You’ve heard the songs now pick up the go to piece of your record collection for autumnal days indoors.
Good Woman – The Staves
The Staves consist of three sisters from Watford, and they deliver nice indie folk-pop numbers with a steady and strong backbeat. On top of their well-crafted heartfelt songs lay a multitude of harmony, of which only three entwined sisters could deliver. Good Woman is their fifth album and highly recommended as an essential piece of their catalogue.
Their sound is definitely inspired by that reverb-drenched shimmering sound of the Fleet Foxes, but they also have a certain poignancy and clarity that cuts through their harmonies’ denseness. It’s an album with one eye on the future, and this LP is a timeless piece.
For the First Time – Black Country, New Road
The hype machine around Black Country New Road is whirring and their new release on vinyl this week is a must. The album kicks off with an instrumental, aptly named ‘Instrumental’, and it is a bit deceiving; you’re not quite sure what you’re going to get when the song starts with a slightly dissident, computer-game like, treble guitar line.
Then a saxophone kicks in which throws the listener off, as it provides a little maturity to what one might think will be an immature and whiny rock band. The album explores interesting song structures, riddled with fascinating lyrical stories. The singer’s voice is a mix of an pop-punk vocalist and Jarvis Cocker of Pulp.
Ignorance – The Weather Station
Fronted by Tamara Lindeman, they released their debut in 2009. The Weather Station’s fifth album was released this week on vinyl through Fat Possum Records and is an interesting mix of jazz, experimental sonics, and pure pop. This particular album has seen some significant commercial acclaim and attention. The New York Times has called it a “piercing new album”.
Lindeman’s voice is slightly reminiscent of Joni Mitchell and some of her lyrics are commentaries on climate change. The music walks a fine line between jazz easy-listening of the background, and an ear-catching, swift pop melody lines, that grabs one’s attention in the forefront.
Detroit Blues – Danny Kroha
On this great new vinyl release, Kroha lives and breathes what the title suggests, the Detroit blues. Kroha has been involved in the Detroit music scene for years and works as a musician and record producer. This record is supercharged with the sounds of the city.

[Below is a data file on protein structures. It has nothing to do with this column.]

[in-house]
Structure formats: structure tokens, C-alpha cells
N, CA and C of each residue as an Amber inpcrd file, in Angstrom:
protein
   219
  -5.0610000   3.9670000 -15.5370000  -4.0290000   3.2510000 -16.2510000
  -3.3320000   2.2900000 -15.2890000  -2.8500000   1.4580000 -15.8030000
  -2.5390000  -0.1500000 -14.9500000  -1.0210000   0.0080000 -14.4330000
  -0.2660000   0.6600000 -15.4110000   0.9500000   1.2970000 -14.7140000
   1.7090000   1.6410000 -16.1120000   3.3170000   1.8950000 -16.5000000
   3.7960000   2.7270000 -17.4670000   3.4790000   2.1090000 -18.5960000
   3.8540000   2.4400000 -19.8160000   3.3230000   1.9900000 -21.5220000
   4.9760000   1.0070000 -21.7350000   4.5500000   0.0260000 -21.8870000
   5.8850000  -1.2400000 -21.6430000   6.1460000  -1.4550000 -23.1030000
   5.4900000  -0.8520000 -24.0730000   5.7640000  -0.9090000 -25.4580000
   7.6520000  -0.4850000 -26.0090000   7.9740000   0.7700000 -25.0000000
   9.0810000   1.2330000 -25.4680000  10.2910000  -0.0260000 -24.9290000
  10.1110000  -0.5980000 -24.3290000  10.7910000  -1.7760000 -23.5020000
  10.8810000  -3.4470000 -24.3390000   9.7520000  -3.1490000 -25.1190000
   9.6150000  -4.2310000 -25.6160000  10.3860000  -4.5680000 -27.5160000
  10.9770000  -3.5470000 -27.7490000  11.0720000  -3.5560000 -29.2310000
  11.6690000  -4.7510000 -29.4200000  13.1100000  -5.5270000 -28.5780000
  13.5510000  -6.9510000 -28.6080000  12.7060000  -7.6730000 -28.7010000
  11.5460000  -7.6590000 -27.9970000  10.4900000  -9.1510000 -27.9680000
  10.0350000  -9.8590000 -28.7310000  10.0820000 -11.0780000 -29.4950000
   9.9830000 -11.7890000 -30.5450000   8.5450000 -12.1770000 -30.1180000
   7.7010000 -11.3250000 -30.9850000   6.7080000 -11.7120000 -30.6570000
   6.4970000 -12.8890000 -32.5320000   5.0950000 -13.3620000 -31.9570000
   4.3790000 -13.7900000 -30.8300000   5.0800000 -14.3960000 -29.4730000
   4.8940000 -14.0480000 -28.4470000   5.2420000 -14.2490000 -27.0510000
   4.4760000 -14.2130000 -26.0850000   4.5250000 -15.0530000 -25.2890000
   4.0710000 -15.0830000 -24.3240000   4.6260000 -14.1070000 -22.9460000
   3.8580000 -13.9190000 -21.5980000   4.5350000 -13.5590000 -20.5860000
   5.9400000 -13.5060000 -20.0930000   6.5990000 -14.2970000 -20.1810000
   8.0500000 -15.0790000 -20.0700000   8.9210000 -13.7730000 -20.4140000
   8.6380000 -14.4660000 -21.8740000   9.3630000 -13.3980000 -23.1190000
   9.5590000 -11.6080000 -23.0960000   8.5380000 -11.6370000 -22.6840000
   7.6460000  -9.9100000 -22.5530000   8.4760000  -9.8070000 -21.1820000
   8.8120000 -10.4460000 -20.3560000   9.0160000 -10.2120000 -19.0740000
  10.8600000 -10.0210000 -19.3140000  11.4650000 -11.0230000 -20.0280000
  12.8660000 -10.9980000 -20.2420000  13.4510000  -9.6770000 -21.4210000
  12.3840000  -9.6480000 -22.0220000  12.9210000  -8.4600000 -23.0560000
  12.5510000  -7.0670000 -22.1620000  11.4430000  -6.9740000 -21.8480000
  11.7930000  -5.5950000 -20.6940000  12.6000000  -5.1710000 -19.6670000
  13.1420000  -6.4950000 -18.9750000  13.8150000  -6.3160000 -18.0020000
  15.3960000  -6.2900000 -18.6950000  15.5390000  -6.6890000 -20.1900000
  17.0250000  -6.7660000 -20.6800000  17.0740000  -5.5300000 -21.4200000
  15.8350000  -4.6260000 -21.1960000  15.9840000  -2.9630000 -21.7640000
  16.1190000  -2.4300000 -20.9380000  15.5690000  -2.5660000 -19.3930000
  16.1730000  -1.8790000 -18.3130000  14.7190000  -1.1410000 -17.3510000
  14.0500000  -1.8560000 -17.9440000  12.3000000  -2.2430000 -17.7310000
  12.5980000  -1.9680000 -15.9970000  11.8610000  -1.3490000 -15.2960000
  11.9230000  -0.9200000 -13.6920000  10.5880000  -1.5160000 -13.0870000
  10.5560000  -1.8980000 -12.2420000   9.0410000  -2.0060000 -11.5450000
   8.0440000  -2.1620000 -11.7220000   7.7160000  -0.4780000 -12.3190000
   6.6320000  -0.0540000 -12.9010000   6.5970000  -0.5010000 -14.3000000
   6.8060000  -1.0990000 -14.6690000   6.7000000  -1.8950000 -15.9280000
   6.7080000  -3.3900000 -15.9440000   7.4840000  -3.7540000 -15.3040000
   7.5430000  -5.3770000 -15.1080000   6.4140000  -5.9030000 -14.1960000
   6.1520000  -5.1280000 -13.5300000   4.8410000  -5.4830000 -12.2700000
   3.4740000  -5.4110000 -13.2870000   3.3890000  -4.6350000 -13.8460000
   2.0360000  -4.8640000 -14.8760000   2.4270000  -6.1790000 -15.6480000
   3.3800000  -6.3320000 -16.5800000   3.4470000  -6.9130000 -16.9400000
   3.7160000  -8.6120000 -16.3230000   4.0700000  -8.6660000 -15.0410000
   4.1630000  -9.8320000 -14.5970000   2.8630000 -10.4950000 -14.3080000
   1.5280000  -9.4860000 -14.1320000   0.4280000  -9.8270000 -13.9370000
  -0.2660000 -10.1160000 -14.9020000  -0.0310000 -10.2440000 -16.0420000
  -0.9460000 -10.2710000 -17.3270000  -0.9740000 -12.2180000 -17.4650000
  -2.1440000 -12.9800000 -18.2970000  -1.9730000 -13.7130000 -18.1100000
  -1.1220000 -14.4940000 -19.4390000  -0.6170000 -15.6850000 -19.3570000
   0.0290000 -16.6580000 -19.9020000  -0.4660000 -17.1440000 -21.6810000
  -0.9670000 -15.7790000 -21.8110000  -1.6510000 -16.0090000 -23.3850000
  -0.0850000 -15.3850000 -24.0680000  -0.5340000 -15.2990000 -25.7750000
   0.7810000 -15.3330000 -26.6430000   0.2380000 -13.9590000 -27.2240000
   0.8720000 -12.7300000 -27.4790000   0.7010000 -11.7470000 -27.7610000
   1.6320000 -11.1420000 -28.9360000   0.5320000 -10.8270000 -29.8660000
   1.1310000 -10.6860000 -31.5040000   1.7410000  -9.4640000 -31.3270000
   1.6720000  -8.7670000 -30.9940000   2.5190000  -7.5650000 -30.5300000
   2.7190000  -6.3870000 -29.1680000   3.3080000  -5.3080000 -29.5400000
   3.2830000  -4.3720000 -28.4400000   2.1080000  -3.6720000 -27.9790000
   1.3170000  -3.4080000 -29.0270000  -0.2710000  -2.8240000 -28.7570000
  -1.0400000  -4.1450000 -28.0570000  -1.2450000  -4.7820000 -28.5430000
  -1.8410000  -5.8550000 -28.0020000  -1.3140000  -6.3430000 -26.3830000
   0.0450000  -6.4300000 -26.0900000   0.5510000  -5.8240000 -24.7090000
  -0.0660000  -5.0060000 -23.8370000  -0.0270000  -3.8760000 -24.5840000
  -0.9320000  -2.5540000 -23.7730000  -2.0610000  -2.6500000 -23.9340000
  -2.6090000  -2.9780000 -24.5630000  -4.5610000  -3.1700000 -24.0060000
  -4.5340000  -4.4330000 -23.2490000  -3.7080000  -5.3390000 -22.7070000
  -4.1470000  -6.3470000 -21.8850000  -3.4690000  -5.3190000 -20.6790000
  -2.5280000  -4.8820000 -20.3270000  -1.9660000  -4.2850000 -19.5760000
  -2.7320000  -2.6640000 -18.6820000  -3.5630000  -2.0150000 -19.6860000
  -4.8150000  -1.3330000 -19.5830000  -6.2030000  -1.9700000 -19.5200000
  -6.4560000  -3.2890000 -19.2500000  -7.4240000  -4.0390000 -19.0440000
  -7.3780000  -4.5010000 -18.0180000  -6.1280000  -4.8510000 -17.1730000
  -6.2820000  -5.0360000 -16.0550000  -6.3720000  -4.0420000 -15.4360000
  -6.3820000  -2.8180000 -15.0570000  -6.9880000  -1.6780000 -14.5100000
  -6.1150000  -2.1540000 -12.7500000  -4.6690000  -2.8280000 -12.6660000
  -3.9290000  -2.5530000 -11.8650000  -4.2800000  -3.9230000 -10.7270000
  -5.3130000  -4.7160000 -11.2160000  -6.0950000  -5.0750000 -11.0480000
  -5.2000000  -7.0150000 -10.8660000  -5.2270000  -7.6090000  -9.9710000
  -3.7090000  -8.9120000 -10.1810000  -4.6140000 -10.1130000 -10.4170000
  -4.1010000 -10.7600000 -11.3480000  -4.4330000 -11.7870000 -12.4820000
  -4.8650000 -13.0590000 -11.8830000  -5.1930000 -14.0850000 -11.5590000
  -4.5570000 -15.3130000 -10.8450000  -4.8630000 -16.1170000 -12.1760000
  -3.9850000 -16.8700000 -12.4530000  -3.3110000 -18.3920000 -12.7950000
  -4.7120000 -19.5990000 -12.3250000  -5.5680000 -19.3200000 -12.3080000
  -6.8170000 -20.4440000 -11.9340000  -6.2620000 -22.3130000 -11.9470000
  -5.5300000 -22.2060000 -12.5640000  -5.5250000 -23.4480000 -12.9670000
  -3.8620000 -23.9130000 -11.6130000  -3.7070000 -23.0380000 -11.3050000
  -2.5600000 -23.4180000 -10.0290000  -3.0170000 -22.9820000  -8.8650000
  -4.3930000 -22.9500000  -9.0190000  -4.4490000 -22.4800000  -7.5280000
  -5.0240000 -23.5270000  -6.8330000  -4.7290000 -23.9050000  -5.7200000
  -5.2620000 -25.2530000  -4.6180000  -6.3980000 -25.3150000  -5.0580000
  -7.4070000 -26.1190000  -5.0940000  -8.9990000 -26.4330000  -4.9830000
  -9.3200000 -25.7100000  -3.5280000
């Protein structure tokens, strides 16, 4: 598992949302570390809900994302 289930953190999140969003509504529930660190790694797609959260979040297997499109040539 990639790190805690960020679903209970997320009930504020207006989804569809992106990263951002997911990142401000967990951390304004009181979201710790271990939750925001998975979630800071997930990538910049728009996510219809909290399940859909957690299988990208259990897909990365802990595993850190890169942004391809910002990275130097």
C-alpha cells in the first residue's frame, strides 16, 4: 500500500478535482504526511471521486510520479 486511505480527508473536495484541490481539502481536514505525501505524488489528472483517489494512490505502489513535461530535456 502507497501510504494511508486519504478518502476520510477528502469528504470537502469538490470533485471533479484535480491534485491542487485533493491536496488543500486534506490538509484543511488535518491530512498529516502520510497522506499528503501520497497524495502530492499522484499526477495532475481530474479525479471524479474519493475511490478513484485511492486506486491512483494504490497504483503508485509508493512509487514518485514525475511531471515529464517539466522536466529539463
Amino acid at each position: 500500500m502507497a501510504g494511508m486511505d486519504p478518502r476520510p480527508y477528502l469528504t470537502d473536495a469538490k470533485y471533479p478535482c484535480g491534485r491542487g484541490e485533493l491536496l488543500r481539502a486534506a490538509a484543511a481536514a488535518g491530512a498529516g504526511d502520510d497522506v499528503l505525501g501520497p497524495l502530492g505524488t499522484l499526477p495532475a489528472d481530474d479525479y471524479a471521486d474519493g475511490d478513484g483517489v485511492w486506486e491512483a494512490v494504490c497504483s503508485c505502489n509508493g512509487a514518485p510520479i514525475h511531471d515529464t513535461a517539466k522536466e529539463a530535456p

He brings the blues back to life with this record; his guitar fingerpicking is definitely a nod to the old-timers of the delta blues and while he has a unique voice it is slightly similar to another son of the city, in The White Stripes’ Jack White, though still flecked with singularity.
Uppers – TV Priest
The album is post-punk reminiscent of The Fall and certainly sounds like they’ve been listening to a lot of IDLES. Nevertheless, the record is great and definitely sounds better on vinyl, with the palpable crackle of anticipation only pipped by the band’s raw sound.
TV Priest are a fairly new group, in fact, they are so new that they only played a single gig before the pandemic forced us all into lockdown. A majority of the songs are based on a driving fuzzy bassline and fronted with the quintessential singing and shouting that makes post-punk so essential.
September 78 – John Prine
This is a vinyl reissue of Prine’s live record that is sure to bring back the buzz for his fans. Some of the songs included on this are, ‘Angel from Montgomery’, ‘Please Don’t Bury me’, ‘Sweet Revenge’, and ‘Often is a Word I Seldom Use’. It’s the kind of tracklisting that showcases the singer’s impressive talent.
John Prine was a country-folk singer that was highly revered in the music community. He passed away from complications from COVID-19. According to his wishes expressed in his ‘Paradise’ song, half of his ashes were strewn across Kentucky’s Green River. This record acts as a reminder of why he was so dearly loved.
Common Turn – Anna B Savage
Savage is a London based singer-songwriter. Her album, Common Turn, was released this week on vinyl. Known for her strong vocal compositions and a tender use of sonics, Savage has found an audience for her unique mood and expertly crafted songs. It’s made her one of the most essential artists around.
The songs on this new release certainly prove this. They are beautiful vignettes of heartwrenching warmth. It seems that retro rock, folk and pop are making a serious comeback, and if this is the case, then Savage is definitely a performer on the front lines of this revival.